How Many Hours Can a Per Diem Employee Work? Answered

Short Answer: In most cases, per diem employees can work as much as their employers will allow. However, some states have regulations in place that set a maximum number of hours or consecutive days a person can work. For more information on federal and state regulations for per diem employees, see below.

How Many Hours Can a Per Diem Employee Work?

Per diem (literally “per day”) employees are like independent contractors in that they don’t have a set schedule. They work as needed and with a flexible schedule, are paid per day, and may not receive benefits. In general, a per diem employee can work as many hours as their company’s policy allows. Nurses, health care professionals, and substitute teachers often work on a per diem basis.

There is no federal law that caps the number of hours someone can work. According to the U.S. Department of Labor, The Fair Labor Standards Act (FLSA) does not limit the number of hours per day or per week that employees (aged 16 and older) can be required to work. However, some states do set limits on how many hours or consecutive days employees can work based on certain circumstances. For example, several states have a “day of rest” law, which mandates that employees are entitled to 24 consecutive hours of rest during a calendar week. Virtually all per diem jobs are professions that require a level of higher education or have a minimum age requirement of 18, so labor regulations regarding minors do not apply.

We researched labor laws for all 50 states and the District of Columbia; see the table below for a breakdown of which states have laws regulations the hours and days adult employees can work:

State Regulations
Alabama No hourly/daily limit; defers to FLSA
Alaska No hourly/daily limit; defers to FLSA
Arizona No hourly/daily limit; defers to FLSA
Arkansas No hourly/daily limit; defers to FLSA
California Employers cannot discipline employees who refuse to work more than 72 hours in one week
Colorado No hourly/daily limit; defers to FLSA
Connecticut No hourly/daily limit; defers to FLSA
Delaware No hourly/daily limit; defers to FLSA
District of Columbia No hourly/daily limit; defers to FLSA
Florida No hourly/daily limit; defers to FLSA
Georgia No hourly/daily limit; defers to FLSA
Hawaii No hourly/daily limit; defers to FLSA
Idaho No hourly/daily limit; defers to FLSA
Illinois "Day of rest" law
Indiana No hourly/daily limit; defers to FLSA
Iowa No hourly/daily limit; defers to FLSA
Kansas No hourly/daily limit; defers to FLSA
Kentucky "Day of rest" law
Louisiana No hourly/daily limit; defers to FLSA
Maine Employers cannot require employees to work more than 80 hours of overtime in any consecutive two weeks of work
Maryland No hourly/daily limit; defers to FLSA
Massachusetts "Day of rest" law
Michigan No hourly/daily limit; defers to FLSA
Minnesota No hourly/daily limit; defers to FLSA
Mississippi No hourly/daily limit; defers to FLSA
Missouri No hourly/daily limit; defers to FLSA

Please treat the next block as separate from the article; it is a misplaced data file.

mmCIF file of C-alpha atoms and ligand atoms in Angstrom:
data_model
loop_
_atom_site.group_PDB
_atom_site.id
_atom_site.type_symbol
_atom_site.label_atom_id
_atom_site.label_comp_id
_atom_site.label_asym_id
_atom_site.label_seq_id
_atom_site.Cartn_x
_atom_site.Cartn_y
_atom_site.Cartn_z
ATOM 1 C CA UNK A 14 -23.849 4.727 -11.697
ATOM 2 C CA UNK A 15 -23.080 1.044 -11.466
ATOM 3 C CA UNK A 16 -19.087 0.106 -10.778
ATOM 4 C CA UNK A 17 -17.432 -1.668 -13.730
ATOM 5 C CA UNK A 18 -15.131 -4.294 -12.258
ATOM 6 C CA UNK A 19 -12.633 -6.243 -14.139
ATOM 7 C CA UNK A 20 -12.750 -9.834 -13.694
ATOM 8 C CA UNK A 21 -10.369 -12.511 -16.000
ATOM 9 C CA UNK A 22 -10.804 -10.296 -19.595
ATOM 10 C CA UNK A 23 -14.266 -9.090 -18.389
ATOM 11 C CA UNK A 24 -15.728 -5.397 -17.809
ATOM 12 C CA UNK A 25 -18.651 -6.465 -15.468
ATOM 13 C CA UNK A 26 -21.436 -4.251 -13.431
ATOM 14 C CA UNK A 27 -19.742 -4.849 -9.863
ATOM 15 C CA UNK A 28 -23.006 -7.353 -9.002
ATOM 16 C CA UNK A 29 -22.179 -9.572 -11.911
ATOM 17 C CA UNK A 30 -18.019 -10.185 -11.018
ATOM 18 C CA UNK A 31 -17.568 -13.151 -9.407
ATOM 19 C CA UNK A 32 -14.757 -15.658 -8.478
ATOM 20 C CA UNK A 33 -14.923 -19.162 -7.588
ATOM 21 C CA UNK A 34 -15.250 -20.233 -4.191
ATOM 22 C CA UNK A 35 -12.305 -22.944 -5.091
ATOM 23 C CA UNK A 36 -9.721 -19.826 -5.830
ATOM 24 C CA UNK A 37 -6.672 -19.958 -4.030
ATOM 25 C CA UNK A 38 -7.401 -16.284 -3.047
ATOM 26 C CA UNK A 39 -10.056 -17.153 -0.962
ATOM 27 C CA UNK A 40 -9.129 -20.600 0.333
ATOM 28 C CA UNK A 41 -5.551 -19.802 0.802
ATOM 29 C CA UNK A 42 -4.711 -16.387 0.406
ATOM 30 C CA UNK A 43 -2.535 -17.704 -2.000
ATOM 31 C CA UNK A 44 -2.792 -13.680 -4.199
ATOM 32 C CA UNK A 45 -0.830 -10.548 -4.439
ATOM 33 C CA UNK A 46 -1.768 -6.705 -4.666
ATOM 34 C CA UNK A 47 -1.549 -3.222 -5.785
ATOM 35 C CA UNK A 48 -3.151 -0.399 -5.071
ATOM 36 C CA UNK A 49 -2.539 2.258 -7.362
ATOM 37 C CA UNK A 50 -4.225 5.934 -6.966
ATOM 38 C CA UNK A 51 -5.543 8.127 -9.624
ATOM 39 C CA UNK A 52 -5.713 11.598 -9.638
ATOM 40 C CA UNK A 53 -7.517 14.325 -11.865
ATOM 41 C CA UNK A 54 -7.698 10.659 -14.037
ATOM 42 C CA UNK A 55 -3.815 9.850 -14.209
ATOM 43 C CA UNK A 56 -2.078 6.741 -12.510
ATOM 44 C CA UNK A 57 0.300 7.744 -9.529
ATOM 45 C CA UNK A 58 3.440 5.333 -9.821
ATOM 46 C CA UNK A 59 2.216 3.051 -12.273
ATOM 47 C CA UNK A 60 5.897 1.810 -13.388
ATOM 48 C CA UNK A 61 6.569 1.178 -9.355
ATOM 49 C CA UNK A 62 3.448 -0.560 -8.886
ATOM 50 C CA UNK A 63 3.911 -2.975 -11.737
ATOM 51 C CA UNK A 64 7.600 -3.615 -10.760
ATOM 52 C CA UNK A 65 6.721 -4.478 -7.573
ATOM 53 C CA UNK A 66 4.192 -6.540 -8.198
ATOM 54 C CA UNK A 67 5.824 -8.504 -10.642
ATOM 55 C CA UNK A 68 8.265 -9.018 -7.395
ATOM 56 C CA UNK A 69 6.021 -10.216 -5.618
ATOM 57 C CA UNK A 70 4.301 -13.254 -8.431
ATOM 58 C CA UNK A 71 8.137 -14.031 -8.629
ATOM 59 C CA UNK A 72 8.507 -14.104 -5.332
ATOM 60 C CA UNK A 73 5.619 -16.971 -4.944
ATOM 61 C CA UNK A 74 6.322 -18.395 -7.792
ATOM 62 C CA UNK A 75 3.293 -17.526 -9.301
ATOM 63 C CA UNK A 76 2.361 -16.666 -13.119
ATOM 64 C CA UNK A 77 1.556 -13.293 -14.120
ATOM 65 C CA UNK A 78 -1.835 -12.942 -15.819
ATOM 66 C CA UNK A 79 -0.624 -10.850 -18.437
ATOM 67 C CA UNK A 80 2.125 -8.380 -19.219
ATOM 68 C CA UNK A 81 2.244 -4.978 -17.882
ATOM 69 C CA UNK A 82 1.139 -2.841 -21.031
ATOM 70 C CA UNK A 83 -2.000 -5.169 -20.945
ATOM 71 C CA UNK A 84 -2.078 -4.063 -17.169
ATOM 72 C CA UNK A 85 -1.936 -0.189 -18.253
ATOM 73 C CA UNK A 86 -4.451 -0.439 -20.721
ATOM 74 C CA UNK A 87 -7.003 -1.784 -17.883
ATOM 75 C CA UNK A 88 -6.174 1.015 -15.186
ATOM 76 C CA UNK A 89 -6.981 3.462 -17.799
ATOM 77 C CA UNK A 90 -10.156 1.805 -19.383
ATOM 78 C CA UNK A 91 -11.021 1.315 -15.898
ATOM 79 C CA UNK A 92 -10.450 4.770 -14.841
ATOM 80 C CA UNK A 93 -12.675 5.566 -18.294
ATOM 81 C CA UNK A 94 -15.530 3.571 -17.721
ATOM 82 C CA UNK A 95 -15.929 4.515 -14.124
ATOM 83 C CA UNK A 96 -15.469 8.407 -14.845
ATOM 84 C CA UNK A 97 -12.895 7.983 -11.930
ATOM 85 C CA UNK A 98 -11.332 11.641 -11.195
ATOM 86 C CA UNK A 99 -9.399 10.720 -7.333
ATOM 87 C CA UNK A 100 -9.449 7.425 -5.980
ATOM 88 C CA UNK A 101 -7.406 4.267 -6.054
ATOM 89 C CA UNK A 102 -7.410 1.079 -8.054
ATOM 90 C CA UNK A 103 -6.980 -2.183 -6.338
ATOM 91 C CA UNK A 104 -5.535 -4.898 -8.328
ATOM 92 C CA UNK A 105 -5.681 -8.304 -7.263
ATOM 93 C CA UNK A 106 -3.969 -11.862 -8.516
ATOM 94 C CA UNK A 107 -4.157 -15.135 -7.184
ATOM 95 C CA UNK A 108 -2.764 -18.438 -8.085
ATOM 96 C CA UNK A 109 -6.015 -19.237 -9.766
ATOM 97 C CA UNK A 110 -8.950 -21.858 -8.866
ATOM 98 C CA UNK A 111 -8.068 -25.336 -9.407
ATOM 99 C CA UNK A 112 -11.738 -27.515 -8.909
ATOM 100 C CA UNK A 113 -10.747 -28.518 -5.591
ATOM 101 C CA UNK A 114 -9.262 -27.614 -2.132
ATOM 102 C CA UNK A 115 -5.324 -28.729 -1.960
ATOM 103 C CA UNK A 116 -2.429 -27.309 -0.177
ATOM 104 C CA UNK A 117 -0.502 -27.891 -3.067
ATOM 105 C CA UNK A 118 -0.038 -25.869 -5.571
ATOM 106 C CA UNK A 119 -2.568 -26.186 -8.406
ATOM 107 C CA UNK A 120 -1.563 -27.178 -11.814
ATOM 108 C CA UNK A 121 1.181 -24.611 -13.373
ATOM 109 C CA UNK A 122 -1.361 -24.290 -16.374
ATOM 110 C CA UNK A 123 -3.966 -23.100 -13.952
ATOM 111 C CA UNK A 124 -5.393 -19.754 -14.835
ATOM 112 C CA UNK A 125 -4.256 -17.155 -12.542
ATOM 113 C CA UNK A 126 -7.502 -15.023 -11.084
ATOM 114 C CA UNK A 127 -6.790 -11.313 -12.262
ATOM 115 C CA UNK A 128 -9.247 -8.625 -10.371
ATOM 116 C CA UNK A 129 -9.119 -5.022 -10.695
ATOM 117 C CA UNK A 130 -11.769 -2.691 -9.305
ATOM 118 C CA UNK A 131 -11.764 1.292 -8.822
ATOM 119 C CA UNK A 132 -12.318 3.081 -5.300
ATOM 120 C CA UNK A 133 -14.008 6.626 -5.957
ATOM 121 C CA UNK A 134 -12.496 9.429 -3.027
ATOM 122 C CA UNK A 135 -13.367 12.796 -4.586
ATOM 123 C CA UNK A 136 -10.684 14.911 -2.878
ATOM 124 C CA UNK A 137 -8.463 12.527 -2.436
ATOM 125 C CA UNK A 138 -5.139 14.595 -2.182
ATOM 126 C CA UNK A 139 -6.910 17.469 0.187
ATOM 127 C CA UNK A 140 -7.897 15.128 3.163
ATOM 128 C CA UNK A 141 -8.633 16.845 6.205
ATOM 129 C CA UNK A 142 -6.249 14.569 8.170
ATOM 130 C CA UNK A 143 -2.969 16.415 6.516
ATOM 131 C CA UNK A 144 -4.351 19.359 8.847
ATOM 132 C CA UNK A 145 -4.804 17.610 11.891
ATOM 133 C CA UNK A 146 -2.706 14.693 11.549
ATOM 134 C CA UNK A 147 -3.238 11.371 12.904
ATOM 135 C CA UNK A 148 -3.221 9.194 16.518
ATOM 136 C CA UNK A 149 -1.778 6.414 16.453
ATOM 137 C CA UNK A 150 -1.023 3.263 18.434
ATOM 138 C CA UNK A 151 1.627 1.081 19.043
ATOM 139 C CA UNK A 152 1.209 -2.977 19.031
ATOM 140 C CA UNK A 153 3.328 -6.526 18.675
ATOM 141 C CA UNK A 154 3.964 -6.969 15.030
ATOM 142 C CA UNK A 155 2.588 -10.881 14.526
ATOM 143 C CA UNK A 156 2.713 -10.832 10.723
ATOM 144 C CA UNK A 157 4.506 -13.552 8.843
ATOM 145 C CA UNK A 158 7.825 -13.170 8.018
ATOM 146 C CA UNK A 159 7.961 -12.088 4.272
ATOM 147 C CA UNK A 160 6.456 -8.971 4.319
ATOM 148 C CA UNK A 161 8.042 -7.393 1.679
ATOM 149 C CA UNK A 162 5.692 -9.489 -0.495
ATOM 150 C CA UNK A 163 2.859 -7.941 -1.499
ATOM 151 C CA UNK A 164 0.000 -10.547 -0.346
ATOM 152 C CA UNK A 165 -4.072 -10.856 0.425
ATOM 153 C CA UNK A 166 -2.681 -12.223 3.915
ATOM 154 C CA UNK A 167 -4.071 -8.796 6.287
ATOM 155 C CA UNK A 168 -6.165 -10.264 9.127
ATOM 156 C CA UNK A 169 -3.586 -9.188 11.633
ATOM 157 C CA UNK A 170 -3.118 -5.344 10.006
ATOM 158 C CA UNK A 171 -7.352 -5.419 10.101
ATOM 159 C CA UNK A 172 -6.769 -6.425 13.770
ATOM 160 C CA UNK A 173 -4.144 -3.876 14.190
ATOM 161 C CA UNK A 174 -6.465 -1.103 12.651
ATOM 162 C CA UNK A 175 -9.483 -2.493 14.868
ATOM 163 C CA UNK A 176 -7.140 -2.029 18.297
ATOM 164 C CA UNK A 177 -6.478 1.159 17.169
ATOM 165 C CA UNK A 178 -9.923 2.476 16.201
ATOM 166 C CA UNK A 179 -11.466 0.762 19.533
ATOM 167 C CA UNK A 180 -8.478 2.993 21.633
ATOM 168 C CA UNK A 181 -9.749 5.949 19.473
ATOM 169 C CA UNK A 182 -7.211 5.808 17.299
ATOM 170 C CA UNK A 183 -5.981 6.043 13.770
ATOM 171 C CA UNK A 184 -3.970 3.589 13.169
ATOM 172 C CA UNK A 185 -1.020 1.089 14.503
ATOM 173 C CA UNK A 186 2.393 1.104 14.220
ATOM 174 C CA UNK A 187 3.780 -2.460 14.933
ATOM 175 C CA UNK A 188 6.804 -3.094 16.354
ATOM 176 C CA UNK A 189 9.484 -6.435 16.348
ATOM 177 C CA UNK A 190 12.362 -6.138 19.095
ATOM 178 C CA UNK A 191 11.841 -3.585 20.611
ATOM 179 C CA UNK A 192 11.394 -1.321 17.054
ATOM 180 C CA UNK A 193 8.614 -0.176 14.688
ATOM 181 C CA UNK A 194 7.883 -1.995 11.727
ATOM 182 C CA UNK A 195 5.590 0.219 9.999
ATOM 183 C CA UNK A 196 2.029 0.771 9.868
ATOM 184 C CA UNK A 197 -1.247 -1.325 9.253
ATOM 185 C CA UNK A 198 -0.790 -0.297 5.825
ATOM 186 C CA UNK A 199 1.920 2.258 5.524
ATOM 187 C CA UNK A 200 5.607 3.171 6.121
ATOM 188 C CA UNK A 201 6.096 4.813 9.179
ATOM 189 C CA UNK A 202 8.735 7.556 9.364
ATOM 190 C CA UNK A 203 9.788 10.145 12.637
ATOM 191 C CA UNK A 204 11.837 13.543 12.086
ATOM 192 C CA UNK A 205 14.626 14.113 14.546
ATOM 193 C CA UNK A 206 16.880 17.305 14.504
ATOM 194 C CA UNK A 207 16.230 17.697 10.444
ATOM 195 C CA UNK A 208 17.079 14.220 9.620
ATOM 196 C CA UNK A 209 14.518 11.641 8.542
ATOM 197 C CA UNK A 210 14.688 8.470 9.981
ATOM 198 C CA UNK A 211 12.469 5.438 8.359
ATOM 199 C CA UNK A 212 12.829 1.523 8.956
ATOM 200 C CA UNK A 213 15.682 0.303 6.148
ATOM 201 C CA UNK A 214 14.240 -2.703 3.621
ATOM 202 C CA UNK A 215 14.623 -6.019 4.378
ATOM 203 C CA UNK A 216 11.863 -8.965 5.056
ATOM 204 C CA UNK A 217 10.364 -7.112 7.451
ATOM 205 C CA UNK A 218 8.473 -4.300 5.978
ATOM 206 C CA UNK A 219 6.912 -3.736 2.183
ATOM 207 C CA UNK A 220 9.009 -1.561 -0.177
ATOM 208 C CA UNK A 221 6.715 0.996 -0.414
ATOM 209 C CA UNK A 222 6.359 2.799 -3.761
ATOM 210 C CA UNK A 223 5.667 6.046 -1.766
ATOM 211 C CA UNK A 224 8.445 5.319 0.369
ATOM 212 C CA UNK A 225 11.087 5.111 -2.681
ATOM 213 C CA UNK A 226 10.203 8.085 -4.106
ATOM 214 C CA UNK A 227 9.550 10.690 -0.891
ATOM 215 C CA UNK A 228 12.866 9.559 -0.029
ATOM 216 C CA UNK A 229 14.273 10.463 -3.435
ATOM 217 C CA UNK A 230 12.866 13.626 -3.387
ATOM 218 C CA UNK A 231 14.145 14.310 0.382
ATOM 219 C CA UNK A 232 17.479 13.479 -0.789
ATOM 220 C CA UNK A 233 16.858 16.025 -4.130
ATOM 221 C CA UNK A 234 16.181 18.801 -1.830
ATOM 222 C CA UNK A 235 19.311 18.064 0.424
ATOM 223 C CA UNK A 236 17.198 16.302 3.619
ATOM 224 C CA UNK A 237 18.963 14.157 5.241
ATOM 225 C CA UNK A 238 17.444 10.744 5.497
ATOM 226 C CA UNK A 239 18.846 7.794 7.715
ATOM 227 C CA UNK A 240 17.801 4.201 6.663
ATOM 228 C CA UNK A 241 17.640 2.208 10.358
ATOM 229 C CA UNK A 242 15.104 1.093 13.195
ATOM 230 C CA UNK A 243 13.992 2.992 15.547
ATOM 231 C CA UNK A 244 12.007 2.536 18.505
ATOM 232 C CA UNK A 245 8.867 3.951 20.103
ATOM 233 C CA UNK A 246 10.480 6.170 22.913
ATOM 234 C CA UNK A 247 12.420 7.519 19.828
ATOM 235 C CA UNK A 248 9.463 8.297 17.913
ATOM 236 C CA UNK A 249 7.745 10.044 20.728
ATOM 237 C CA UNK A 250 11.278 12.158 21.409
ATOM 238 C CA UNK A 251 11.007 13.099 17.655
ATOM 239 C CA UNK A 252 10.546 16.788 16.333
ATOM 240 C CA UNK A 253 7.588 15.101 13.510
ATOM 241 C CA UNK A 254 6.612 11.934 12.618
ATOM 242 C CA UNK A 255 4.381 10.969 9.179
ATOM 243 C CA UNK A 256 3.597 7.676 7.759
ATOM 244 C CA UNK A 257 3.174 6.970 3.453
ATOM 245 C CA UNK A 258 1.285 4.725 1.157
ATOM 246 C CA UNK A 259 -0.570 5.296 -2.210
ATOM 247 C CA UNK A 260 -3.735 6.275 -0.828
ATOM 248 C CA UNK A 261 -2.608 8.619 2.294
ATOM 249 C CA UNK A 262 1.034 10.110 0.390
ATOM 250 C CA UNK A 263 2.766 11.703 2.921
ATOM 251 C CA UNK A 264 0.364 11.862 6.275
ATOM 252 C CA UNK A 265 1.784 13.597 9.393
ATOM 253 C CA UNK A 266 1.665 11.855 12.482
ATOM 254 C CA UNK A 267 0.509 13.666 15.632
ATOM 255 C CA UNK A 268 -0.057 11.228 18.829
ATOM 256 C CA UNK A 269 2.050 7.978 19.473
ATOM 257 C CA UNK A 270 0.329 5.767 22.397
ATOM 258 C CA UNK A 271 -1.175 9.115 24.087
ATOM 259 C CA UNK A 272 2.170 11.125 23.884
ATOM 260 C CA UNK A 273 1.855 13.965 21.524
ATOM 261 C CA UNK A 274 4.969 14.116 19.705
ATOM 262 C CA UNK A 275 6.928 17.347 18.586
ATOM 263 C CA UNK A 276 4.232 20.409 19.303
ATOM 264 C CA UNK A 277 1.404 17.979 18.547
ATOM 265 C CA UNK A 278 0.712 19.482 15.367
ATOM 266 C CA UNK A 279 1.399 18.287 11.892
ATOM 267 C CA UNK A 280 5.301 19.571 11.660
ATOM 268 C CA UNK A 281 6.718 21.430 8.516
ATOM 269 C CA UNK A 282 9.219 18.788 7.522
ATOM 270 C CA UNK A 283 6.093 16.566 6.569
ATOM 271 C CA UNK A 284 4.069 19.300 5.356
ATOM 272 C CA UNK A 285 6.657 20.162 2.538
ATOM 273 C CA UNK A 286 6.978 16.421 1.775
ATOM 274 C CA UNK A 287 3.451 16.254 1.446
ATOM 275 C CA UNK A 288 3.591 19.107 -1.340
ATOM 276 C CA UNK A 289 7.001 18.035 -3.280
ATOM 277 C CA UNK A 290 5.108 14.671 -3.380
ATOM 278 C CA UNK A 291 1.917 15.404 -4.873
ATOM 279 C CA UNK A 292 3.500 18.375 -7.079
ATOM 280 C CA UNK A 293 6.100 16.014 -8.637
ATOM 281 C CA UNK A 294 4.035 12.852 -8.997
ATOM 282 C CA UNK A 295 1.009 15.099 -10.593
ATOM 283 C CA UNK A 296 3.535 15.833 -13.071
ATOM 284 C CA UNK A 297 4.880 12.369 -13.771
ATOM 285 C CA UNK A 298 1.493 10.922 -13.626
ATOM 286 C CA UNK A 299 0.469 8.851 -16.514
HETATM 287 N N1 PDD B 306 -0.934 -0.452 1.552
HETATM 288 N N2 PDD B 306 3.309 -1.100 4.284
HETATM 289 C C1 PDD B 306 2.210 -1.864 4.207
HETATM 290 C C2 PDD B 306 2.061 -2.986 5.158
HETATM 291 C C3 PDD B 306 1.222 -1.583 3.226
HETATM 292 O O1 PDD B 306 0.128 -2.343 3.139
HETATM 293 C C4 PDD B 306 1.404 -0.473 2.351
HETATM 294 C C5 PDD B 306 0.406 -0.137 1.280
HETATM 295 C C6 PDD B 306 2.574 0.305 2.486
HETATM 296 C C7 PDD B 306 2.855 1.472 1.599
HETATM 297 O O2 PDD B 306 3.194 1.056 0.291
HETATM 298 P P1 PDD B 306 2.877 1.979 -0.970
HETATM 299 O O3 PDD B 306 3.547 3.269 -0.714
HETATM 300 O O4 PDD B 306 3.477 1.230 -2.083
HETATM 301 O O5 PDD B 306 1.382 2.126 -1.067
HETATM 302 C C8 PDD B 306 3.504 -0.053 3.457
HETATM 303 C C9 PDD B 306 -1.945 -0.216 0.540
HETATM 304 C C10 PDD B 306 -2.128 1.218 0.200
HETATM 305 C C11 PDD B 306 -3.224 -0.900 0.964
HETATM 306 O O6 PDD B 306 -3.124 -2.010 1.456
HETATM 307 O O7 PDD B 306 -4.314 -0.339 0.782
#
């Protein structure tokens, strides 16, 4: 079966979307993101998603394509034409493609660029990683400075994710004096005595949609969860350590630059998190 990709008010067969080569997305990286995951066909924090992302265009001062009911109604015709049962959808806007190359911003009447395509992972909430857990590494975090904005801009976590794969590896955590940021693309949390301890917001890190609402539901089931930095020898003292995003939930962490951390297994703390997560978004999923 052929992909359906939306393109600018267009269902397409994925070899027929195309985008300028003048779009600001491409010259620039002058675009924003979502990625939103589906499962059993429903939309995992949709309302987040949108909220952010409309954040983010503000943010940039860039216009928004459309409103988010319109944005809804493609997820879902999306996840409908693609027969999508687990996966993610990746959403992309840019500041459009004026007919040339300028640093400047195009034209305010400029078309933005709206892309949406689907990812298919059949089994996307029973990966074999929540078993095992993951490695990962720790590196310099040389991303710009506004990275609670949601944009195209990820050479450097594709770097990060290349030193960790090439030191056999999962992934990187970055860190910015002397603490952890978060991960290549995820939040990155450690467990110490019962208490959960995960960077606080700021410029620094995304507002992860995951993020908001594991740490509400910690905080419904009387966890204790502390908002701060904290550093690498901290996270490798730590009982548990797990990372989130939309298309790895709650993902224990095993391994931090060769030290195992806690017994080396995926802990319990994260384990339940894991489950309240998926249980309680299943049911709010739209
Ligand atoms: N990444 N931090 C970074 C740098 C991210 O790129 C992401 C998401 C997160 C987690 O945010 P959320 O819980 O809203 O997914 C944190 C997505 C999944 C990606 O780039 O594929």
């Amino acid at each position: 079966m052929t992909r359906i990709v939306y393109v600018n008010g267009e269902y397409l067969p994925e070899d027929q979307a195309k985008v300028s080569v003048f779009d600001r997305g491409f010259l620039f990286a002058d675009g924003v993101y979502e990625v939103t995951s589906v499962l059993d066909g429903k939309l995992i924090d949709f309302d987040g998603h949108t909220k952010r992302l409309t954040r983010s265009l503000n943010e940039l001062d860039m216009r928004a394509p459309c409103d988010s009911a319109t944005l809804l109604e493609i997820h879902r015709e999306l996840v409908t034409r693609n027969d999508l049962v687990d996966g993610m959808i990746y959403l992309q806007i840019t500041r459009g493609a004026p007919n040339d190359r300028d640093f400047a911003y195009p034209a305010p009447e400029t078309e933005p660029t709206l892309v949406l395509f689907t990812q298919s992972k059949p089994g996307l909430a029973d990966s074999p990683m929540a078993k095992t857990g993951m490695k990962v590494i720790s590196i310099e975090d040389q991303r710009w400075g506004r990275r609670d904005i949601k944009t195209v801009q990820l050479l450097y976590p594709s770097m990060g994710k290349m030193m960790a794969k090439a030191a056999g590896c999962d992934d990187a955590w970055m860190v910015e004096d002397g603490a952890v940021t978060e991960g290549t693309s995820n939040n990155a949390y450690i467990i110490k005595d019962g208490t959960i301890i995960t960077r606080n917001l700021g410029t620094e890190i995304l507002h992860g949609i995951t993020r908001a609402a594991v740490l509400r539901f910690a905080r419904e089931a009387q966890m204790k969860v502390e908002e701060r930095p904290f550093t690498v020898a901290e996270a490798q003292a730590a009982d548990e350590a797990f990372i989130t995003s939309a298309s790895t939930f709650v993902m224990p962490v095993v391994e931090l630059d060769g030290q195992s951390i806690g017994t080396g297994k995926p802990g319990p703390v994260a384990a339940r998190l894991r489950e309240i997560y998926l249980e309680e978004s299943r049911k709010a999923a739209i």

Montana No hourly/daily limit; defers to FLSA
Nebraska No hourly/daily limit; defers to FLSA
Nevada Domestic employees who work more than 40 hours per week are entitled to 24 consecutive hours of rest per week and 48 consecutive hours of rest per month
New Hampshire Employees who work on Sunday are entitled to one day of rest in the next six days
New Jersey No hourly/daily limit; defers to FLSA
New Mexico No hourly/daily limit; defers to FLSA
New York "Day of rest" law for workers in hotels, restaurants, factories, and offices
North Carolina No hourly/daily limit; defers to FLSA
North Dakota "Day of rest" law for retail workers
Ohio No hourly/daily limit; defers to FLSA
Oklahoma No hourly/daily limit; defers to FLSA
Oregon Domestic employees are entitled to 24 consecutive hours of rest per workweek
Pennsylvania No hourly/daily limit; defers to FLSA
Rhode Island Employers cannot require employees to work on a Sunday
South Carolina No hourly/daily limit; defers to FLSA
South Dakota No hourly/daily limit; defers to FLSA
Tennessee No hourly/daily limit; defers to FLSA
Texas "Day of rest" law for retail workers
Utah No hourly/daily limit; defers to FLSA
Vermont No hourly/daily limit; defers to FLSA
Virginia No hourly/daily limit; defers to FLSA
Washington No hourly/daily limit; defers to FLSA
West Virginia No hourly/daily limit; defers to FLSA
Wisconsin "Day of rest" law
Wyoming No hourly/daily limit; defers to FLSA

If you have a question about your state’s labor laws, you can visit the Wage and Hour Division of the Labor Department’s website.

Note: Private companies that employee per diem workers can also set their own policies limiting the number of hours a per diem employee can work. If you are currently or are looking to be employed as a per diem employee, you should check with your employer to see if it has policies in place to limit working hours.

Per Diem Employee vs Per Diem Allowance

You may hear people use the phrase “per diem” to describe a special kind of allowance given to employees for expenses. Be aware that this is something entirely different from being a per diem employee. According to the General Services Administration (GSA), a per diem is an allowance for lodging (excluding taxes), meals, and incidental expenses. The GSA  establishes per diem rates for destinations within the 48 continental United States; you can find out more at GSA.gov.

In Summary

Per diem employees can usually work as many hours as their employers allow. Although a number of states limit the number of consecutive hours and/or days an employee can work, federal law has no such restrictions.

If you are looking for jobs with the opportunity for flexible scheduling, you can check out our list of work-from-home jobs.